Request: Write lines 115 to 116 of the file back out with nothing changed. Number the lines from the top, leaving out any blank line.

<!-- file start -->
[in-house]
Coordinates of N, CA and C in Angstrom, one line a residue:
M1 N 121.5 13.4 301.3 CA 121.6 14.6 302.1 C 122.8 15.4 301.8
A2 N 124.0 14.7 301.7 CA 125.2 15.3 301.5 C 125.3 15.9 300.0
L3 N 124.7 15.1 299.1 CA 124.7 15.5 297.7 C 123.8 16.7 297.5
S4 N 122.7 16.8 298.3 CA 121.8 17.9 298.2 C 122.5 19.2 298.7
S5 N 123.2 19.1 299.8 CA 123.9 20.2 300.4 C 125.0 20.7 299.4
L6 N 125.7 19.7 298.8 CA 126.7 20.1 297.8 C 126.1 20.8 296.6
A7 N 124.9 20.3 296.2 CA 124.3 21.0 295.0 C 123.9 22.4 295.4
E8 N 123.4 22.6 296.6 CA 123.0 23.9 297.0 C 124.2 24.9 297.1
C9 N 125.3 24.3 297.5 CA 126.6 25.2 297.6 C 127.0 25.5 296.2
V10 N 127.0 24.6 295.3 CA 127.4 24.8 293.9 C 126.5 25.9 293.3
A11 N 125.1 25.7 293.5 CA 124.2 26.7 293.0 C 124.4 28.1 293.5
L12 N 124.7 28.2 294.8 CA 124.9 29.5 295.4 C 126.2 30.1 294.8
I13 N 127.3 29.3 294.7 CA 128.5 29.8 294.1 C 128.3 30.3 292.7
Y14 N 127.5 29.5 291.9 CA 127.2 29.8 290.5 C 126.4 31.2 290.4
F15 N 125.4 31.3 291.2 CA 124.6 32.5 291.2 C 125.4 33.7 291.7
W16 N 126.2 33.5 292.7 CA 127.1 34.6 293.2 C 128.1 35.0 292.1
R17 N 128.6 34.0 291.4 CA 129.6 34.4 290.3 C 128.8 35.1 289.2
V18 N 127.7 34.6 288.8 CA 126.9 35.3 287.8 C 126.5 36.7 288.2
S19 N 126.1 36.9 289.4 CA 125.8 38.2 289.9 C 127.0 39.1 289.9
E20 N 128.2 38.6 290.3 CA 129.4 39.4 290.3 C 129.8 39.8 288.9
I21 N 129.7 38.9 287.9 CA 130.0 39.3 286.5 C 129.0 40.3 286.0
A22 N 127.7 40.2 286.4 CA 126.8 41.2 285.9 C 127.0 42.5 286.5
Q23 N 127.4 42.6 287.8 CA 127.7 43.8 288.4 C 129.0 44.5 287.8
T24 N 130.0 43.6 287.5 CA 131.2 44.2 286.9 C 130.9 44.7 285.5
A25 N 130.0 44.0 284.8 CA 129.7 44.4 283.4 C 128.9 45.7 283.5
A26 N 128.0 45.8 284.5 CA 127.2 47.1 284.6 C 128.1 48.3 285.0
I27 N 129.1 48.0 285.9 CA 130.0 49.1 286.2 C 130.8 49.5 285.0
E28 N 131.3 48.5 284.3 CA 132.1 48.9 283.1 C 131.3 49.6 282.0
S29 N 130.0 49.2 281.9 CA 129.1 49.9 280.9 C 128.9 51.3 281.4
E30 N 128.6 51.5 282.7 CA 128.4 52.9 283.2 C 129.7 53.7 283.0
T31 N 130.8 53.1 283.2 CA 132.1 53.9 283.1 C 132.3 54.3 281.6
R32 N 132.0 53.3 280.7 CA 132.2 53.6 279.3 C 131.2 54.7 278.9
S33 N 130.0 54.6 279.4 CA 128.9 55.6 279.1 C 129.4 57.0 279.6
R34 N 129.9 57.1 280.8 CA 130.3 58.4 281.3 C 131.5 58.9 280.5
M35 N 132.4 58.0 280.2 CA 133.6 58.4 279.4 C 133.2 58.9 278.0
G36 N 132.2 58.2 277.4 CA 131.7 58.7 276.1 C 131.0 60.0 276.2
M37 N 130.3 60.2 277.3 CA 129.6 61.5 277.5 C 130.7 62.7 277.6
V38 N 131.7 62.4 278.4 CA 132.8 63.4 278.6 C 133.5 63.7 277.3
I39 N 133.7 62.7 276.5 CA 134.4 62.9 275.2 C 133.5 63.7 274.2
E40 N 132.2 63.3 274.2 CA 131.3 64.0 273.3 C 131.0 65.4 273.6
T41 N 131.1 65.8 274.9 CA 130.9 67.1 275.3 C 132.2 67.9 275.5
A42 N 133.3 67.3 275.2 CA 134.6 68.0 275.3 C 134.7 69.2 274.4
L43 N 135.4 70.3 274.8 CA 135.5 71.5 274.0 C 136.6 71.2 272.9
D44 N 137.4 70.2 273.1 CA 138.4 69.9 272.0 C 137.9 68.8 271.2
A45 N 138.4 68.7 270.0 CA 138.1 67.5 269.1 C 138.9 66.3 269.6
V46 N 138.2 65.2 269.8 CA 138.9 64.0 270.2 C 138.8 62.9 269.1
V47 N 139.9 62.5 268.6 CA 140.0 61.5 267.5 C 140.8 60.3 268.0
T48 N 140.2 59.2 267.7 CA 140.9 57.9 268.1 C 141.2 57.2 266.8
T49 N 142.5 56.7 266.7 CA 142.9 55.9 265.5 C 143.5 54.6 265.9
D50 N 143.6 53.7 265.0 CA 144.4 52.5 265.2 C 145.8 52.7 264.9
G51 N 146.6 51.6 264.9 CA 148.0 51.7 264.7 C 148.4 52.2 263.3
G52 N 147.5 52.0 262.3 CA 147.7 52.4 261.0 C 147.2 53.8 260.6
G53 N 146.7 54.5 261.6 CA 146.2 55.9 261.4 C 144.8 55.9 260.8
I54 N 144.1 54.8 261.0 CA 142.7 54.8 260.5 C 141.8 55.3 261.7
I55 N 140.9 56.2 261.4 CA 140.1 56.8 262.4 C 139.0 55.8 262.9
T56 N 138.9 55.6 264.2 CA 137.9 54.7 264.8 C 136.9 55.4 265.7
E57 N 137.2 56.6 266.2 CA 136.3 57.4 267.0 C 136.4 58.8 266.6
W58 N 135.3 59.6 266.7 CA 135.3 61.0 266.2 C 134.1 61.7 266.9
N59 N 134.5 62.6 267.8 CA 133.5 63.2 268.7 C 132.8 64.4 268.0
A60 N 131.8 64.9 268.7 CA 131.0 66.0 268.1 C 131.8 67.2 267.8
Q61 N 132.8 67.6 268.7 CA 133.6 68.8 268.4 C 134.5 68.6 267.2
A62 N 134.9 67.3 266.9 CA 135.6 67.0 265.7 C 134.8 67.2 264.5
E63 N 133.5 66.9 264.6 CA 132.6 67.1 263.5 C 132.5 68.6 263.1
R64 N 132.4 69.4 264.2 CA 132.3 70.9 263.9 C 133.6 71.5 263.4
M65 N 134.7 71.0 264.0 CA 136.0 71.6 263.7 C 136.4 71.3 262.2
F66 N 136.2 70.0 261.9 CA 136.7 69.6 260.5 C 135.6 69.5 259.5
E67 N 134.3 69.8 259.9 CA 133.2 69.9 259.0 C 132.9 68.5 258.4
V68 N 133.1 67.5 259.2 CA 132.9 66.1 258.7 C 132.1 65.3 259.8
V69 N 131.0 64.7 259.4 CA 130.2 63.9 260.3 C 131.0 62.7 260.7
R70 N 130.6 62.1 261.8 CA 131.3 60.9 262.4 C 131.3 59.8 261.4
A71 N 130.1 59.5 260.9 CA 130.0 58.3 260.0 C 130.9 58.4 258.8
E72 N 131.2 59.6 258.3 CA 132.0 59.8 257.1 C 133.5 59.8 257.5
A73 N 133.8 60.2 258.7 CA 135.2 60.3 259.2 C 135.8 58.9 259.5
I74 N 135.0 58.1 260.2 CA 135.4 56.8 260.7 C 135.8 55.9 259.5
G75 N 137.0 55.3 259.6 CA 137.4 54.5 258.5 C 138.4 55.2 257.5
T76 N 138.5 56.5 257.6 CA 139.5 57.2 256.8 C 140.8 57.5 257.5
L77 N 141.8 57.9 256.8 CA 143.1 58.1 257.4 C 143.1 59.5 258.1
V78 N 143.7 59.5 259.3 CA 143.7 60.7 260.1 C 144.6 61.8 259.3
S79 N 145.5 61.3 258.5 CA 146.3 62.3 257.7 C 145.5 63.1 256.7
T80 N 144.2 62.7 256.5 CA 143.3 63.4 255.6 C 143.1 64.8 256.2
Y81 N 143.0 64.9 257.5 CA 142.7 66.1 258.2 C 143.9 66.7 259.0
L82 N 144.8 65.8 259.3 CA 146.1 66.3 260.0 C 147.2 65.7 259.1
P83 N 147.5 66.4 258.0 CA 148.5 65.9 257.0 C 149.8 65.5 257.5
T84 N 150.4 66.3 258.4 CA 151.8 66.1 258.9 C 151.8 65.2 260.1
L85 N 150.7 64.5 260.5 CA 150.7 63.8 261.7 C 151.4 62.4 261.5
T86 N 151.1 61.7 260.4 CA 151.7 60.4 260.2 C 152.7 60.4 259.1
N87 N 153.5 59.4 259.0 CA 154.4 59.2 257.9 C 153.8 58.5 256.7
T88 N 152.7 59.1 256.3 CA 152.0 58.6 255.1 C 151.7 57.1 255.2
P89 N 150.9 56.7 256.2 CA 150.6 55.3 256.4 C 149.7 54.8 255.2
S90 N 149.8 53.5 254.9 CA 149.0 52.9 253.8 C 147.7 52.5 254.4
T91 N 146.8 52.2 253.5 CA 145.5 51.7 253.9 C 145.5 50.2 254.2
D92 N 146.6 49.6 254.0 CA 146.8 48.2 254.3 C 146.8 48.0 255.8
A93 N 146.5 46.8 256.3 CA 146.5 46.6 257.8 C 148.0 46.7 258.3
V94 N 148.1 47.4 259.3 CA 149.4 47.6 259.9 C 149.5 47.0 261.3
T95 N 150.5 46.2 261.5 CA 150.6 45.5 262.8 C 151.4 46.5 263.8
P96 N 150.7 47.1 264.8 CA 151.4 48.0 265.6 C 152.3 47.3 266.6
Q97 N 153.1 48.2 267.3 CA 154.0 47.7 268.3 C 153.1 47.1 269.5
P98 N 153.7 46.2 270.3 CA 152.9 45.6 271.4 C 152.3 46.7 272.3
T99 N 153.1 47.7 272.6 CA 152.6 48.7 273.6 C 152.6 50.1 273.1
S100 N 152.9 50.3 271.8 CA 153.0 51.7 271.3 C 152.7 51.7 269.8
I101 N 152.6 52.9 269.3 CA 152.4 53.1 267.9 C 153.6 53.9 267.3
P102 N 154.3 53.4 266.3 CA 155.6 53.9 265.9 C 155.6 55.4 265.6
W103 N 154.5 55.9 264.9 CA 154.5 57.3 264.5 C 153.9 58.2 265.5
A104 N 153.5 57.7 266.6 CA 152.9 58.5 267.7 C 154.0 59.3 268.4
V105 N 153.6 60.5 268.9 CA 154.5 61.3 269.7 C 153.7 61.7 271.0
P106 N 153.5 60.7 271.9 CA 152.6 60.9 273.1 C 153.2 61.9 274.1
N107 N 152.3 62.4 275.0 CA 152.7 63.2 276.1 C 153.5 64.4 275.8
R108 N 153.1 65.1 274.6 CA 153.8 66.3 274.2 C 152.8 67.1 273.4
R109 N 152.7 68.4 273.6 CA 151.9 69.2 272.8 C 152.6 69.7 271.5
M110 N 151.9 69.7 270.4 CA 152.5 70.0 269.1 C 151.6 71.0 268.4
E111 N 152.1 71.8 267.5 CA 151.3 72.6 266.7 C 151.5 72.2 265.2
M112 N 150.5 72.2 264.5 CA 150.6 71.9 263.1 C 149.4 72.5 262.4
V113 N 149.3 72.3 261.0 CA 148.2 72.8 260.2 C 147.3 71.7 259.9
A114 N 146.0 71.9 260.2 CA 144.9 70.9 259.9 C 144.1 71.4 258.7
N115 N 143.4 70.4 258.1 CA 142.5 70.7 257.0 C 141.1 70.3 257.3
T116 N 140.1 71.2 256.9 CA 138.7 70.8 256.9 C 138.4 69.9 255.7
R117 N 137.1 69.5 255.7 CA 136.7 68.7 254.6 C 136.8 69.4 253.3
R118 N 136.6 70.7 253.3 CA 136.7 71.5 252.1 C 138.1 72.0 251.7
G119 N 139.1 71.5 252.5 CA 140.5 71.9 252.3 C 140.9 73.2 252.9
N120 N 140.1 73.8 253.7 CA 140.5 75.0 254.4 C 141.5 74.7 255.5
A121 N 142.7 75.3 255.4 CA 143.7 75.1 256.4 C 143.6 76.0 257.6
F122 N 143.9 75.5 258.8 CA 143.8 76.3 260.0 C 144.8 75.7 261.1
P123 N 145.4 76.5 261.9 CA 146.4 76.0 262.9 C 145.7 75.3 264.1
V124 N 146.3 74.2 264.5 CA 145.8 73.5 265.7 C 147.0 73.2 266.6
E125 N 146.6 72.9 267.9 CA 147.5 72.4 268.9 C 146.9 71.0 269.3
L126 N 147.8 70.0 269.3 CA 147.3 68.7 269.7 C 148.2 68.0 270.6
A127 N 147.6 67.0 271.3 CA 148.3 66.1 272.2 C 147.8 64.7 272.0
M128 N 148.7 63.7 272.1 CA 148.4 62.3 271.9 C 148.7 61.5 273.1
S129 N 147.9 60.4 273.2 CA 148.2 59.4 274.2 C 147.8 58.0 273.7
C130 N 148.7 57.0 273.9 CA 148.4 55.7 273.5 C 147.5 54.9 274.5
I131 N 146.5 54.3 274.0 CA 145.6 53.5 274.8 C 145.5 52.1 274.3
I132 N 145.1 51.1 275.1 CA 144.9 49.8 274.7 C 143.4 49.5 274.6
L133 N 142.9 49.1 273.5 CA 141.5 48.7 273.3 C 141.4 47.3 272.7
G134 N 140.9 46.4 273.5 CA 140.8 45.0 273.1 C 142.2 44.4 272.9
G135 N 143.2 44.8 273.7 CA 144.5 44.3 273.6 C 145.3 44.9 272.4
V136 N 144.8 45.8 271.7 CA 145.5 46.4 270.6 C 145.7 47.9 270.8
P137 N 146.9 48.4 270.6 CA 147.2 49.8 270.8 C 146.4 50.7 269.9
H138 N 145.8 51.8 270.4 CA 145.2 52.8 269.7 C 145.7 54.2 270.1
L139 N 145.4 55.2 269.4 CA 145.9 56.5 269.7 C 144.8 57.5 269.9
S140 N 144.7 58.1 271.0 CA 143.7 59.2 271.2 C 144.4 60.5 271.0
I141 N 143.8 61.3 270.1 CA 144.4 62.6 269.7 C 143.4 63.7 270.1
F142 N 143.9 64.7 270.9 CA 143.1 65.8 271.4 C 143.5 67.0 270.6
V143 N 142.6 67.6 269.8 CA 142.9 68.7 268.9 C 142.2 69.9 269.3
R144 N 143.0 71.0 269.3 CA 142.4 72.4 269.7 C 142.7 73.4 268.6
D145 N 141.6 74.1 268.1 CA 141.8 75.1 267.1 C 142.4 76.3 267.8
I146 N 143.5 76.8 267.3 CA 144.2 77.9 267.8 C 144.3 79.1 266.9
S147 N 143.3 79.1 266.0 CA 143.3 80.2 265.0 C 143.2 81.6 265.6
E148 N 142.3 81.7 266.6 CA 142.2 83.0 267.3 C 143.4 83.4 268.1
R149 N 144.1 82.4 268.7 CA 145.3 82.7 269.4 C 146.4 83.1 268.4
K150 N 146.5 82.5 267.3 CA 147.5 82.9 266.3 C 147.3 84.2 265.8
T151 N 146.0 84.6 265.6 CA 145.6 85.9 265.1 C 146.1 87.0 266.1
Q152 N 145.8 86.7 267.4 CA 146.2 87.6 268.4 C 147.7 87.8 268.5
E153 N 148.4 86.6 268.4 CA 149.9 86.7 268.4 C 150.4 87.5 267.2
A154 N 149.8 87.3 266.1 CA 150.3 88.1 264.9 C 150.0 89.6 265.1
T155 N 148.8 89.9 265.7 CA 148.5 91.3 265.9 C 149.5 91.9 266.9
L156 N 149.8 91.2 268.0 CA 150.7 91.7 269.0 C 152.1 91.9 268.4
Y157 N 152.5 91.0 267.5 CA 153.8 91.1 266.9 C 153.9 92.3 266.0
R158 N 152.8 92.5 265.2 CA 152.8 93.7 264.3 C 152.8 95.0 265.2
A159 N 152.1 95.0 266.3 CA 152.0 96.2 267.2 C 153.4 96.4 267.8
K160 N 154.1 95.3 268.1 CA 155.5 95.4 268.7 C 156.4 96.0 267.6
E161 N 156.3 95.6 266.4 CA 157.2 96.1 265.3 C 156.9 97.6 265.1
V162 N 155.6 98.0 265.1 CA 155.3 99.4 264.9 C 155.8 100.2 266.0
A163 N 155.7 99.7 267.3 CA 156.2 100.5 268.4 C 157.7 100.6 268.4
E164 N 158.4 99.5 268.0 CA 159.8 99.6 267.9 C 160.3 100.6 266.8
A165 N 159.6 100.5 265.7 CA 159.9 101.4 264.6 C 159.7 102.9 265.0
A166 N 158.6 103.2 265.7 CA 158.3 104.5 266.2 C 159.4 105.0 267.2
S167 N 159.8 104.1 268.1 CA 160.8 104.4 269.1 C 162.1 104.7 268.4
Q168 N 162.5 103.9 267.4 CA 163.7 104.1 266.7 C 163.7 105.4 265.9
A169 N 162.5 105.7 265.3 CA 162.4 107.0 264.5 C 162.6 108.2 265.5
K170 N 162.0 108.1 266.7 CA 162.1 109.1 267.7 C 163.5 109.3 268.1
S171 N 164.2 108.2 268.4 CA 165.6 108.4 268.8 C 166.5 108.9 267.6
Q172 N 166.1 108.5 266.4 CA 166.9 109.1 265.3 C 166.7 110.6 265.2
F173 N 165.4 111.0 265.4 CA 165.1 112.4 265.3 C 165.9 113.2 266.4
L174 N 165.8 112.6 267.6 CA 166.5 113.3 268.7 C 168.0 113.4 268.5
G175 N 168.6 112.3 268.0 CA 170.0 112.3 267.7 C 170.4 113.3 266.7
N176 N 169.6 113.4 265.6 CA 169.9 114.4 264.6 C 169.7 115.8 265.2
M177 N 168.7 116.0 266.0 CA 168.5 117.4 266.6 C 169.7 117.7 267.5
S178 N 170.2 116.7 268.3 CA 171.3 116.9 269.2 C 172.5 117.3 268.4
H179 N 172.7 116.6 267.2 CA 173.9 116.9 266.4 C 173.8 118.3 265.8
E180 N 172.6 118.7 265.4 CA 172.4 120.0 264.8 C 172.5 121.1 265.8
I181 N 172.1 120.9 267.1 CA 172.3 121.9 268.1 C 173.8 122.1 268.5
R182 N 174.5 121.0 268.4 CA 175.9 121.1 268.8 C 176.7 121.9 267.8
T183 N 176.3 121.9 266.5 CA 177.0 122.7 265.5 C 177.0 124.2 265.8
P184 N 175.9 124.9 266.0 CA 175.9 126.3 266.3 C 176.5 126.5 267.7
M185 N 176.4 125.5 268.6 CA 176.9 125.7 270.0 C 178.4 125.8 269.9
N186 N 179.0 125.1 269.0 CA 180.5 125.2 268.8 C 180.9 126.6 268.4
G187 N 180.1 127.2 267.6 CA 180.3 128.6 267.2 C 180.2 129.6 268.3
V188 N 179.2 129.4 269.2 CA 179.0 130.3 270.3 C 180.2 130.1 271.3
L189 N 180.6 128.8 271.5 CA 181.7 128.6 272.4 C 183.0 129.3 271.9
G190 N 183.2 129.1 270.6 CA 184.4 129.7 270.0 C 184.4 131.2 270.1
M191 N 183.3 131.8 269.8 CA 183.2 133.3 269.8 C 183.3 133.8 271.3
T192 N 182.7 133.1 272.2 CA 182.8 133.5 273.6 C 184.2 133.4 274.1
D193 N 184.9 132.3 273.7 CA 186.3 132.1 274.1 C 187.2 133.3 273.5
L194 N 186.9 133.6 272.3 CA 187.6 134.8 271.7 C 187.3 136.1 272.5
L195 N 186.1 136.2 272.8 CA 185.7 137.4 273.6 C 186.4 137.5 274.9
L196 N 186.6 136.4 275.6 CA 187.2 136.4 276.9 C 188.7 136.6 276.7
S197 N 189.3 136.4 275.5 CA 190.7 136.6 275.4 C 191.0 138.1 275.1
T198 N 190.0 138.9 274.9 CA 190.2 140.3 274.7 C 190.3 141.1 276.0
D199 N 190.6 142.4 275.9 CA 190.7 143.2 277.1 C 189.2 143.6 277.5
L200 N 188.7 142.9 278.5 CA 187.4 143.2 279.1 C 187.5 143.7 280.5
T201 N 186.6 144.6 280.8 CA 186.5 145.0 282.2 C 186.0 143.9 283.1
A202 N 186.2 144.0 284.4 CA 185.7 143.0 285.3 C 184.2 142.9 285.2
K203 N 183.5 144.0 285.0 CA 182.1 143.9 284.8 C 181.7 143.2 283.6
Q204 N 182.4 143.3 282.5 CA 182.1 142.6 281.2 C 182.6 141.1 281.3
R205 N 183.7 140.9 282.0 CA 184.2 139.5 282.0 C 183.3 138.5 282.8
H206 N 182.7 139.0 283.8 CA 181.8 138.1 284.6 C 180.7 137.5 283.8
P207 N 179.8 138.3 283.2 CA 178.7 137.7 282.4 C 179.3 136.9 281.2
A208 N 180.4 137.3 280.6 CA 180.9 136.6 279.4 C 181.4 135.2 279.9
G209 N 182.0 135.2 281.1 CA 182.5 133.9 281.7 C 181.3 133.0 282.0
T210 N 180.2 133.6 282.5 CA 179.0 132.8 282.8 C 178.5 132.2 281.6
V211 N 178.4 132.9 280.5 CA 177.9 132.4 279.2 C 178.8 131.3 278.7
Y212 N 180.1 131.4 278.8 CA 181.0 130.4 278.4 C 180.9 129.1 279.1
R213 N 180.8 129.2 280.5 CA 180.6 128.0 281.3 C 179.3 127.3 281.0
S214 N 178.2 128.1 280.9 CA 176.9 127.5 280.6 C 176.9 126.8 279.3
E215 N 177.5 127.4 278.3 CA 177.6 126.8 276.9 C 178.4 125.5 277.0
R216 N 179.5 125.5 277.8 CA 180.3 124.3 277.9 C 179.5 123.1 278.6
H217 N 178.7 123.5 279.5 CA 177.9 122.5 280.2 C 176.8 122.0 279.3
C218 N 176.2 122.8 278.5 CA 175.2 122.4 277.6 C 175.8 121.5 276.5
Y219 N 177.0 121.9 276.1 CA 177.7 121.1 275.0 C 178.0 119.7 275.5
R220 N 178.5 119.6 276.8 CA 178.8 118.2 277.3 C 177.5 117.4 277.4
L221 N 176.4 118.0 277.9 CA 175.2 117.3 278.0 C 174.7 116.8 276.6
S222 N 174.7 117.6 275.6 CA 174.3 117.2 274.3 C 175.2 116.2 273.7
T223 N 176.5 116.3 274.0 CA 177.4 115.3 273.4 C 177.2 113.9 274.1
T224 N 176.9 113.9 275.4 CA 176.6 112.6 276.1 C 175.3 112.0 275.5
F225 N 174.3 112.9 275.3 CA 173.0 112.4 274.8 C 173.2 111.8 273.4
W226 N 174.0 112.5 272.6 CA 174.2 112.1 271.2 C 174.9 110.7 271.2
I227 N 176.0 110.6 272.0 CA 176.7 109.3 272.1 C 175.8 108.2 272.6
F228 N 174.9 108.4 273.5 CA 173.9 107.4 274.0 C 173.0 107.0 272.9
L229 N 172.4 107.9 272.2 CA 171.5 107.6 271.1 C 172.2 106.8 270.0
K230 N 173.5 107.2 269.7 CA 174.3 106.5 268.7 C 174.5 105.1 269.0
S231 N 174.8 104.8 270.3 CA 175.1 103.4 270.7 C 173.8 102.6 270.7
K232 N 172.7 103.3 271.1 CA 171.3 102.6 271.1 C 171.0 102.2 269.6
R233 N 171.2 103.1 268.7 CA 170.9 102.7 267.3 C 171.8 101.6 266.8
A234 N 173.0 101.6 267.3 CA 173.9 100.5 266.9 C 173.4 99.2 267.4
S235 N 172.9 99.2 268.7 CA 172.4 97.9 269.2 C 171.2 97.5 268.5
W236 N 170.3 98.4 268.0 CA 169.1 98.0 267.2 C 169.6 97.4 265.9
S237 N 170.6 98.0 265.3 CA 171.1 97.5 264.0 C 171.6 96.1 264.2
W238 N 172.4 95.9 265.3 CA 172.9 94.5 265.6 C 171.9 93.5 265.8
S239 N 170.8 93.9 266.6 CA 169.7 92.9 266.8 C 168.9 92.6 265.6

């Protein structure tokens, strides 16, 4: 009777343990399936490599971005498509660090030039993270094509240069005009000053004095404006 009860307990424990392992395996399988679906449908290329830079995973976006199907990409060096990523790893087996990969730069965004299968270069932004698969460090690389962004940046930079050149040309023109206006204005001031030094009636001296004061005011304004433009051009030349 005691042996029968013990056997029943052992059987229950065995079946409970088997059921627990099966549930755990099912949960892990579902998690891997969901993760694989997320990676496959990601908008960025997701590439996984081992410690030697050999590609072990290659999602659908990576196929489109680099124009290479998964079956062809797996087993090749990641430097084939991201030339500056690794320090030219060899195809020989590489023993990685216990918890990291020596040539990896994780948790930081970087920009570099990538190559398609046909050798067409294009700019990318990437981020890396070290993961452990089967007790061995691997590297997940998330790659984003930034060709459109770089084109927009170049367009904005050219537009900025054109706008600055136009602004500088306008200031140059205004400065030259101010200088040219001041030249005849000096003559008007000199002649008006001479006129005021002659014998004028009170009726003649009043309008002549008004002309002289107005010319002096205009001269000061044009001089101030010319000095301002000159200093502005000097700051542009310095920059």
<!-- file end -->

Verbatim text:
V113 N 149.3 72.3 261.0 CA 148.2 72.8 260.2 C 147.3 71.7 259.9
A114 N 146.0 71.9 260.2 CA 144.9 70.9 259.9 C 144.1 71.4 258.7